He deserves another nomination at the very least for this winningly evocative collaboration with writer/director David Lowery.
Lowery is among the more original voices in American film-making at the minute, and in his last movie, the wonderfully oddball A Ghost Story, Casey Affleck played a man who dies in a road crash, comes back to haunt his wife and watches in horror as she moves on and their home gets turned into an office block. Lowery and Redford first worked together on the director’s enchanting 2016 children’s film Pete’s Dragon, and in The Old Man & the Gun, the veteran actor takes on a whimsically anti-heroic role with pleasing echoes of the Sundance Kid himself.
Forrest Tucker (Redford) is a career criminal who’s been robbing banks with distinction since his teens, and has staged daring escapes from just about every prison he was sent to. It’s 1981, and he’s in his mid-70s, but his passion for bank jobs seems undimmed, and with the help of two ‘colleagues’, Forrest embarks on an ambitious spree, starting in Texas but continuing up country. Teddy (Danny Glover) does the driving, Waller (Tom Waits) is the beady-eyed lookout, while Tucker carries out the actual robberies – and, boy, does he do them suavely.
Wearing a natty suit, a broad-brimmed hat and a fake moustache, he ambles into sleepy branches, smiles warmly and asks to see the manager. He quietly tells them his real business and, though no one ever seems to actually see one, claims he’s carrying a gun. The robberies are transacted with quiet, almost soothing efficiency, and Tucker never so much as raises his voice to his victims, who afterwards invariably describe him as “a gentleman”.
When a Texan police detective called John Hunt (Casey Affleck, left) notices that these crimes form a pattern, he christens the culprits the ‘Over the Hill Gang’ and becomes fascinated by their elusive and charismatic leader. The two men are polar opposites, Hunt a plodding cop and dependable family man, Tucker a rootless drifter for whom settling down would represent the ultimate horror. He does, though, appear to toy with it as he winningly courts Jewel (Sissy Spacek), a farm-owning widow who ought to know better than to expect anything much from a man like Tucker.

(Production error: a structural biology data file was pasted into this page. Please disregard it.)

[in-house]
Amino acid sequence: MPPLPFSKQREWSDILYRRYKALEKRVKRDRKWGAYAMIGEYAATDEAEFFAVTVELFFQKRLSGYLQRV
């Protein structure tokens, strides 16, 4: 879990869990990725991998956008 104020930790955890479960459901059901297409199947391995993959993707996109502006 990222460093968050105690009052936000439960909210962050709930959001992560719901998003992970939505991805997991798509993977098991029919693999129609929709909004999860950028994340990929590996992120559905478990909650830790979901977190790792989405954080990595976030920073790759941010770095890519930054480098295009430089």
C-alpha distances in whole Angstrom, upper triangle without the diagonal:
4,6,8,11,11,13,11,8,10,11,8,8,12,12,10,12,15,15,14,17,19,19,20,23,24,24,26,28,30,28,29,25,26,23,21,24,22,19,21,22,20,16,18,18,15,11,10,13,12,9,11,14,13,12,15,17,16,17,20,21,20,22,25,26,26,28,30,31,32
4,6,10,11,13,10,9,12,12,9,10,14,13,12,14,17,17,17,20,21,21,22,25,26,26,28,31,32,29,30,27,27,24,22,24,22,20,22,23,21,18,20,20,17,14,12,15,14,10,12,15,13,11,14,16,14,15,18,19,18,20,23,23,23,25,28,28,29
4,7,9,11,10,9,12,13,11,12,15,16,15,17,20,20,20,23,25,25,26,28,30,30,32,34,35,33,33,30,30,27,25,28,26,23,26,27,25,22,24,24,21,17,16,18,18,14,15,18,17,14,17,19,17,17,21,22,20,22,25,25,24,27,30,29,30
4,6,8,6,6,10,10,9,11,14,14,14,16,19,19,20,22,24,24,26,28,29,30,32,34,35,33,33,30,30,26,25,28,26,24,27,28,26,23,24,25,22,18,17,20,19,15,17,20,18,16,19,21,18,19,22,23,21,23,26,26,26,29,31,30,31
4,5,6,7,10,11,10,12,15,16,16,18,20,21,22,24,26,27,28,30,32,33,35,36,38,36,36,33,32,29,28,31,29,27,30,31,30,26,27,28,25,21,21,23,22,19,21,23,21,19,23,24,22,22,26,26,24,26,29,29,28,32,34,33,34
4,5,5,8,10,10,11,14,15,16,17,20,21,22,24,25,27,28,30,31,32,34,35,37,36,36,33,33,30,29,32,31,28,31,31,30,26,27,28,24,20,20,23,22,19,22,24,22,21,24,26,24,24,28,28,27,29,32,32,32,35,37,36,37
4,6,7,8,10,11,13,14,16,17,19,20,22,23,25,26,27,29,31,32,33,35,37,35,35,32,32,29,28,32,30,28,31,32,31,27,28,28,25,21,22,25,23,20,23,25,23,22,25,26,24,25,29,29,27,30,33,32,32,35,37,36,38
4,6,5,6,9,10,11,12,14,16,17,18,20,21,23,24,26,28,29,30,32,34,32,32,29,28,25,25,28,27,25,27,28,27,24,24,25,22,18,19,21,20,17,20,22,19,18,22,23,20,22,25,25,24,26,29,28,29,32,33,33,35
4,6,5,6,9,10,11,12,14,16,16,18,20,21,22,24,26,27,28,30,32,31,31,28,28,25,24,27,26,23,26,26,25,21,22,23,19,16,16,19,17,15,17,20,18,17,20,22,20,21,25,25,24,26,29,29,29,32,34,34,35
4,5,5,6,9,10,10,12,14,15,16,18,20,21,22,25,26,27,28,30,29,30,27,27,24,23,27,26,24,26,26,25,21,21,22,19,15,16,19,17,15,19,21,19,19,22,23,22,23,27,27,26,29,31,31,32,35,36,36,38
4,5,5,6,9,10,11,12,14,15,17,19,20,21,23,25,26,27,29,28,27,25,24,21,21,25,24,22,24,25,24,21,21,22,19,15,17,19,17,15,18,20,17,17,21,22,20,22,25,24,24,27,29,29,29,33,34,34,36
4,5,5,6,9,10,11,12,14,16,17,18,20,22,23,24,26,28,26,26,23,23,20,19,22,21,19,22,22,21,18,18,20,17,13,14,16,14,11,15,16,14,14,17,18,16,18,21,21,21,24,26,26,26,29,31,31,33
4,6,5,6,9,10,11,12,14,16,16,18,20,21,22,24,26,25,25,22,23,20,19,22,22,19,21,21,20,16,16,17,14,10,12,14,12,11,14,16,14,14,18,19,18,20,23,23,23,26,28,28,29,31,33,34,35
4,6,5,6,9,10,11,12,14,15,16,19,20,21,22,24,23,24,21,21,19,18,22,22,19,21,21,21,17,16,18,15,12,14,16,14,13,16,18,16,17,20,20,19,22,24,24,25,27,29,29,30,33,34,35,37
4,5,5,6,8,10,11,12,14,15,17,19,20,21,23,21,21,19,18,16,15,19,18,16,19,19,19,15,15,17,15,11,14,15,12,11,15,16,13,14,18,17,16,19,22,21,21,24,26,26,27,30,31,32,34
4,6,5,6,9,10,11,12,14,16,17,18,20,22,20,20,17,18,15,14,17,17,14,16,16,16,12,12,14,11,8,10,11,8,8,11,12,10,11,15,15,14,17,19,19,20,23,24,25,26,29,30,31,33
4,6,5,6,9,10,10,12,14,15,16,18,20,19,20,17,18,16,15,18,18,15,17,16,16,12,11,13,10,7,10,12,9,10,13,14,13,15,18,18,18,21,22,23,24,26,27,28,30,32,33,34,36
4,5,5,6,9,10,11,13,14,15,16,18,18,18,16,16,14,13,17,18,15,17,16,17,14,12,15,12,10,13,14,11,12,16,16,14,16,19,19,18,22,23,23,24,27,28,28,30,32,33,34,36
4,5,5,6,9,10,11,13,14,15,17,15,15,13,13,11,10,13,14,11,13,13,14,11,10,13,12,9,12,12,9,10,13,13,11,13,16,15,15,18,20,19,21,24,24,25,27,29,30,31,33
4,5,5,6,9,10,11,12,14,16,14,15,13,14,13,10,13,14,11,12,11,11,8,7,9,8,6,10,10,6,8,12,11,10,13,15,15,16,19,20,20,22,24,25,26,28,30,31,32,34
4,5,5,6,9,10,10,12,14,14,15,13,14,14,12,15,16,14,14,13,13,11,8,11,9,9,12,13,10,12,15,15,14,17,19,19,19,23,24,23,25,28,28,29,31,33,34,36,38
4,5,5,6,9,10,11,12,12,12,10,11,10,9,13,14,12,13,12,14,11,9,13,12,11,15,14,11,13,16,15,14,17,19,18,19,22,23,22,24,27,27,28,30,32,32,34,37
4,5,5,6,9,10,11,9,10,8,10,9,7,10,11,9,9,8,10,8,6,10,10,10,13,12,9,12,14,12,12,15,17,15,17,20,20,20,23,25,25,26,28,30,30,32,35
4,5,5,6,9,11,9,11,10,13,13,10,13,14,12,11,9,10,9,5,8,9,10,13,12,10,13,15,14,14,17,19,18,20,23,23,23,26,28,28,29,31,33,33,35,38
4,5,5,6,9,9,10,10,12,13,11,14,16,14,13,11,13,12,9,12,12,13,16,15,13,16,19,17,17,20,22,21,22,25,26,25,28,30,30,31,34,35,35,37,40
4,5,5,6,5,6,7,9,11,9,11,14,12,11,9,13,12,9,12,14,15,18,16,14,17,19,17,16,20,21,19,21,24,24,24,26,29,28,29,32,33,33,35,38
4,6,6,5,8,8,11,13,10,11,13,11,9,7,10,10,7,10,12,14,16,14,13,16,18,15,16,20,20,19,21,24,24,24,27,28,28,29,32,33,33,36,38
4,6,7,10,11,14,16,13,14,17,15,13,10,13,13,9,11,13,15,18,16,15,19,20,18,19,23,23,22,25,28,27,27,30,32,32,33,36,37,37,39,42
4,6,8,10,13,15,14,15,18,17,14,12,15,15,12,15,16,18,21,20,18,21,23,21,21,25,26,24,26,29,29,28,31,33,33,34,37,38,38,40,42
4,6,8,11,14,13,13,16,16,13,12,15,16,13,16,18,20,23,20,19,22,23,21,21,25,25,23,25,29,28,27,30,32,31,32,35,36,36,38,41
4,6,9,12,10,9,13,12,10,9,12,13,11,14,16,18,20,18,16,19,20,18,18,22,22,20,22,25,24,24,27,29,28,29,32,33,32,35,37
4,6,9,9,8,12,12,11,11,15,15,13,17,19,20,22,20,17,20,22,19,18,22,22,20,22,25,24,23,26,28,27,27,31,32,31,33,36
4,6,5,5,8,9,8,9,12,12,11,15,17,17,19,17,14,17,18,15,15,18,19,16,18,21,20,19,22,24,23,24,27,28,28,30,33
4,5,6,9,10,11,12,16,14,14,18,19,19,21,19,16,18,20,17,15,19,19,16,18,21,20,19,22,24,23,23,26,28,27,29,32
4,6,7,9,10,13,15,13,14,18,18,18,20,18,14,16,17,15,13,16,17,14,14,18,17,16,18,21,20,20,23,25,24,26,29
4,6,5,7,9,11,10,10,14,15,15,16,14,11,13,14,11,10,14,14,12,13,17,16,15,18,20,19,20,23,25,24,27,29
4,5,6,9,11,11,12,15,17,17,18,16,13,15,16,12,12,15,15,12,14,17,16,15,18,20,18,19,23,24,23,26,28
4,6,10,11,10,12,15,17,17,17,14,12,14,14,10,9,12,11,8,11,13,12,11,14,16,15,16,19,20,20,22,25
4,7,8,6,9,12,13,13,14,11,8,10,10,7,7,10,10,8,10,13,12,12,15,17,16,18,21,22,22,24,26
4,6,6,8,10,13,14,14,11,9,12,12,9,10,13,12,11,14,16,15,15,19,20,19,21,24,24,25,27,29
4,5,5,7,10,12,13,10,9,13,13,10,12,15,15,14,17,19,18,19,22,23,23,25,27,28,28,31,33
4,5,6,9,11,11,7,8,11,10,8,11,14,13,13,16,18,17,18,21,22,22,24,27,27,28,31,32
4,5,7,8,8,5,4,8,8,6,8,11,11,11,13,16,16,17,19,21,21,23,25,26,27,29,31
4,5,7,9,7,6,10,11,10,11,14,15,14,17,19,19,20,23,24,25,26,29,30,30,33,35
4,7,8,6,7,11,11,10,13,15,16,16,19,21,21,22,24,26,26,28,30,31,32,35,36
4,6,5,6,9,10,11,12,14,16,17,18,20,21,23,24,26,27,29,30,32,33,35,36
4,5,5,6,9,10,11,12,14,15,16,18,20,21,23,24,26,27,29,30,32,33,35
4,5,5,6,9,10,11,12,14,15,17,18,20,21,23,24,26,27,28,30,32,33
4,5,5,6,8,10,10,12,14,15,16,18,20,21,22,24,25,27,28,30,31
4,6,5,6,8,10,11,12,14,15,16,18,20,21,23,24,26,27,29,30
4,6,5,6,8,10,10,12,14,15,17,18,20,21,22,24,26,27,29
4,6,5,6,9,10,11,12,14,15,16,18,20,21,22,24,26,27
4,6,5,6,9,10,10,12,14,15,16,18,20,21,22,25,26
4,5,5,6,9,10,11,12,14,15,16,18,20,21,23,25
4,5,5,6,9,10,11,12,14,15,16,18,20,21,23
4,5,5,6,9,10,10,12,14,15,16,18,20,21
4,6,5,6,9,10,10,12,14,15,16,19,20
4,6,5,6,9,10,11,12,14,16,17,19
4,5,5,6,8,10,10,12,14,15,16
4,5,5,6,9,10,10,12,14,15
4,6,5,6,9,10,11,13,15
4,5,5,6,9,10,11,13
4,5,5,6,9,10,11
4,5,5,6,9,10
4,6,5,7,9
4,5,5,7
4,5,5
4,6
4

Hunt hunts, Tucker robs, and the old man seems to relish the chase almost as much as the robberies. He seems at his happiest either sauntering out of a bank with a bag full of loot, or careering across country being chased by a cloud of wailing sirens. And although the film is partly based on a true story, Redford’s character seems mythic, part of the long-line of American outlaws who took one look at settled life, hit the road and kept on running forever.
The role is so appropriate to the actor that it’s hard to believe Lowery didn’t write it with him in mind: it plays to his strengths, fighting shy of too much detail or gritty verities, and allowing the character to drift like a laconic ghost through his own story.
The film, which is shot to feel like a movie of the period and is really quite beautifully made, makes constant subtle references to Robert Redford’s career. There are teasing clips of earlier films, and photos of a young Tucker showing the actor in his beautiful prime. We even see him on a horse at one point, a nostalgic moment that both evokes Sundance and underlines the sad fact that, even in the 1980s, Tucker is an anachronism.
Redford is wonderful in this will-o-the-wisp role: his easy way with comedy is to the fore, his physical grace apparently undimmed by age. From a distance, his thick auburn hair fluttering in the breeze, you imagine him young and forget that he’s about to ride off into the sunset: then, with a melancholy sigh, you remember that he is.
Aquaman (Jason Momoa, Willem Dafoe, Amber Heard); Mortal Engines (Hugo Hilmar, Hera Hilmar); The House That Jack Built (Matt Dillon, Uma Thurman, Bruno Ganz); Spider-Man: Into the Spider-Verse (Hailee Steinfeld, Mahershala Ali)